News and information from our partners

Wheat Seedings in the Northwest up slightly from last year; United States planted acres down slightly from last year

U.S. Department of Agriculture


U.S. Department of Agriculture



Idaho growers seeded 730,000 acres of winter wheat for the 2018 crop, up 1 percent from 2017, but down 5 percent from the 2016 crop.

Oregon farmers planted 710,000 acres, up 1 percent from the 2017 crop and down 1 percent from 2016. Washington winter wheat growers seeded an estimated 1.70 million acres of winter wheat for harvest in 2018. This is unchanged from the area seeded in 2017 and 2016.

Nationally, planted area for harvest in 2018 is estimated at 32.6 million acres, down slightly from the 2017 crop and down 10 percent from 2016. This represents the second lowest United States acreage on record. Seeding, which began in early September, remained behind the 5-year average seeding pace through early November when seeding was mostly complete.

Hard Red Winter (HRW) wheat seeded area is expected to total 23.1 million acres, down 2 percent from 2017. Planted acreage is down from last year across most of the growing region. The largest declines in planted acreage are estimated in Colorado, Montana, Nebraska, and Oklahoma. Record low acreage was seeded in Nebraska and Utah.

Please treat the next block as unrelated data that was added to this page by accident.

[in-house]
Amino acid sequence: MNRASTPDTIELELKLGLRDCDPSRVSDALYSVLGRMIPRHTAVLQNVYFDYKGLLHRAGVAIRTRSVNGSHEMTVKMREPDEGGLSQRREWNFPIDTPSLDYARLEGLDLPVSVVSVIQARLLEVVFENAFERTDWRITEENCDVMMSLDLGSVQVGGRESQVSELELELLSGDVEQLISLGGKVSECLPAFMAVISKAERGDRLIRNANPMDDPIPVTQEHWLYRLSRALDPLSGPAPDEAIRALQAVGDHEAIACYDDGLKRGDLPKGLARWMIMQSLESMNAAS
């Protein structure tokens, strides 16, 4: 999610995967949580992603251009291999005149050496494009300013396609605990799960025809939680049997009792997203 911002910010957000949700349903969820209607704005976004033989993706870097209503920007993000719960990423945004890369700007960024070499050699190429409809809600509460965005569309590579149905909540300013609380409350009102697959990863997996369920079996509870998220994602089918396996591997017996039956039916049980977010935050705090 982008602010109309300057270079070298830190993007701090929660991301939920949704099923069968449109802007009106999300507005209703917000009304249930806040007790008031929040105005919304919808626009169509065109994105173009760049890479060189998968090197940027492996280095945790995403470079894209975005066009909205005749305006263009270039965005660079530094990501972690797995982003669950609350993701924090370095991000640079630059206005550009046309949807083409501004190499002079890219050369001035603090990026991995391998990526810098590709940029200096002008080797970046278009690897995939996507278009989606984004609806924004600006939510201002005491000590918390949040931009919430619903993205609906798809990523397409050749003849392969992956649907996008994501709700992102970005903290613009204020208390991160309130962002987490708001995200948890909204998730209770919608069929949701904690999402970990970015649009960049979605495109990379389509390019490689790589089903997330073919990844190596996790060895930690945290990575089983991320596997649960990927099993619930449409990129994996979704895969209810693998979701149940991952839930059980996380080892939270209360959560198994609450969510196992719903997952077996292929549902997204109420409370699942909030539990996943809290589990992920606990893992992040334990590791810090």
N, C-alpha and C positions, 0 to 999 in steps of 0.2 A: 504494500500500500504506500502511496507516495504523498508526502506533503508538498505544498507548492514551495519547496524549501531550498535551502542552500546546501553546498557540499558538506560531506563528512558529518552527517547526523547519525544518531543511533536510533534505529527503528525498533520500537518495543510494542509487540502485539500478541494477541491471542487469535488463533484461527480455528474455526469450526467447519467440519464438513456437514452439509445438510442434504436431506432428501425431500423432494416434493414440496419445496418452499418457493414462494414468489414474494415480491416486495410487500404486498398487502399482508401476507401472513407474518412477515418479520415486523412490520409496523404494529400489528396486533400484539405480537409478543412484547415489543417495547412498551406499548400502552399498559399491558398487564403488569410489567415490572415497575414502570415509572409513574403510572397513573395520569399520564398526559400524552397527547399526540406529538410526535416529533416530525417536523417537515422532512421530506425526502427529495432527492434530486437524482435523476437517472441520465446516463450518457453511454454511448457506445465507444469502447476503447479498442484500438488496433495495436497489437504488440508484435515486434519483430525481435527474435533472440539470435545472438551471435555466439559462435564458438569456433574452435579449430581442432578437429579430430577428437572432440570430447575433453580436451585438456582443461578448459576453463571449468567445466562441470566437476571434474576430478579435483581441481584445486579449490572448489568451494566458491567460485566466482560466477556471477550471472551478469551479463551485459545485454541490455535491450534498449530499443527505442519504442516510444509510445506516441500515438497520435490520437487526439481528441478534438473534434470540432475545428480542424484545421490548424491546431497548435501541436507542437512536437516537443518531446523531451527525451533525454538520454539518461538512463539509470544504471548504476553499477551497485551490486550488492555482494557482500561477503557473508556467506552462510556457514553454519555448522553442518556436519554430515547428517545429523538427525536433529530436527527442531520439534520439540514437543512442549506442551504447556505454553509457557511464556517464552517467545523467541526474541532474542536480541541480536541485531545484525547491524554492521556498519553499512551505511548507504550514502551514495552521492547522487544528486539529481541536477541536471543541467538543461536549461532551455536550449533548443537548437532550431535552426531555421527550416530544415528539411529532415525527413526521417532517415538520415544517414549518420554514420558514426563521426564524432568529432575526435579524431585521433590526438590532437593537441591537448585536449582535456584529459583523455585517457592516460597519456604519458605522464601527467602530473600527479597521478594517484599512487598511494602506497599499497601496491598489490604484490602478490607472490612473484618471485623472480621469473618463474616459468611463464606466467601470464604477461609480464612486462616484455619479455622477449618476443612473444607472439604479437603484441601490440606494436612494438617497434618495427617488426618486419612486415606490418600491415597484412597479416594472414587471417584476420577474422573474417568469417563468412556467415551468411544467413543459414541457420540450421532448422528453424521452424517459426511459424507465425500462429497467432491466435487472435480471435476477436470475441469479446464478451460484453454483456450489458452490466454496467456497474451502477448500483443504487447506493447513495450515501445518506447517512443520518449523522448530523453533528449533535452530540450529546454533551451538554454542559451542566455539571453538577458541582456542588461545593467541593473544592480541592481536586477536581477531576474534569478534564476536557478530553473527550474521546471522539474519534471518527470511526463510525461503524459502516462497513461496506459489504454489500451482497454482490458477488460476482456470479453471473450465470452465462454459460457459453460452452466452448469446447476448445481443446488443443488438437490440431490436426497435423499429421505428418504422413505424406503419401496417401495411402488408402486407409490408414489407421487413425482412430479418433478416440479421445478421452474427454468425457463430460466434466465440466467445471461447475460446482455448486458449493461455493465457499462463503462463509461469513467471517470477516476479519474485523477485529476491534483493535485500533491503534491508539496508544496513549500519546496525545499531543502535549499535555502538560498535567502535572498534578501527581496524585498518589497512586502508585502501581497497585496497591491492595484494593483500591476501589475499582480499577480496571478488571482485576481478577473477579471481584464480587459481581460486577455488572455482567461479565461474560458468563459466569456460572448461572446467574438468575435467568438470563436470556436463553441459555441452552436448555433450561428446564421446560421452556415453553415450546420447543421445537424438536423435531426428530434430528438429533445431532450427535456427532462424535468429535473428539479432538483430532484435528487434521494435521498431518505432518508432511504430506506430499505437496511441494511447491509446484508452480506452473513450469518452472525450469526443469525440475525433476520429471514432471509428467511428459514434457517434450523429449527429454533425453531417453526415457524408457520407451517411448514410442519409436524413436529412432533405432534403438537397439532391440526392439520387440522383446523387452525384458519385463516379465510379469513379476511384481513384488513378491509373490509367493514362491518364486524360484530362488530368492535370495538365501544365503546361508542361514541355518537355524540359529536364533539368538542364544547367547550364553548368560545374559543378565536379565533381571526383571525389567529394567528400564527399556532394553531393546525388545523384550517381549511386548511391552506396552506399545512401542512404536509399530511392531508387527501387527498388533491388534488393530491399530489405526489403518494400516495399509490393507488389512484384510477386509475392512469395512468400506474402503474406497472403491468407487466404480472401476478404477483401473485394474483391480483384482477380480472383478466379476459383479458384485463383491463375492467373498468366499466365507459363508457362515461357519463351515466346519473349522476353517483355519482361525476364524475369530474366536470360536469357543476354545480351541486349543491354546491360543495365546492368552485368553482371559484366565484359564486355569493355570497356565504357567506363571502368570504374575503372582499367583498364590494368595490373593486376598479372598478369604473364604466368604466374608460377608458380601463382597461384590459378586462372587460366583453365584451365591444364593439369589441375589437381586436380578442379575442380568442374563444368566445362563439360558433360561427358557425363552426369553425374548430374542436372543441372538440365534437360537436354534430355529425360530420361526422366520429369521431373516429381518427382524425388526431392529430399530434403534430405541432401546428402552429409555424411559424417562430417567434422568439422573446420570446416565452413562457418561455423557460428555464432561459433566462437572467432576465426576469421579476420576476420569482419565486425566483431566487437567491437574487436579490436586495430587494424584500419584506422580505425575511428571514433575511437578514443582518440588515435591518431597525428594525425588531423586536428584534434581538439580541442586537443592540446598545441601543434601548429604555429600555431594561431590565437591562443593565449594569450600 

Soft Red Winter (SRW) wheat seeded area totals 5.98 million acres, up 4 percent from last year. Acreage increases are expected from last year in most of the SRW growing States, while decreases are expected in the Delta Region, most Northeastern States, Kentucky, South Carolina, Tennessee, and West Virginia. Record low acreage was seeded in Louisiana, New Jersey, and West Virginia.

White Winter wheat seeded area totals 3.56 million acres, up 1 percent from 2017. Planting in the Pacific Northwest got off to a normal start, but progress was behind the 5-year average pace in Washington throughout the planting season. By November 5, seeding was virtually complete in the region.



Comments

Use the comment form below to begin a discussion about this content.

Sign in to comment

CLOSE X

Information from the Free-Press and our advertisers (Want to add your business to this to this feed?)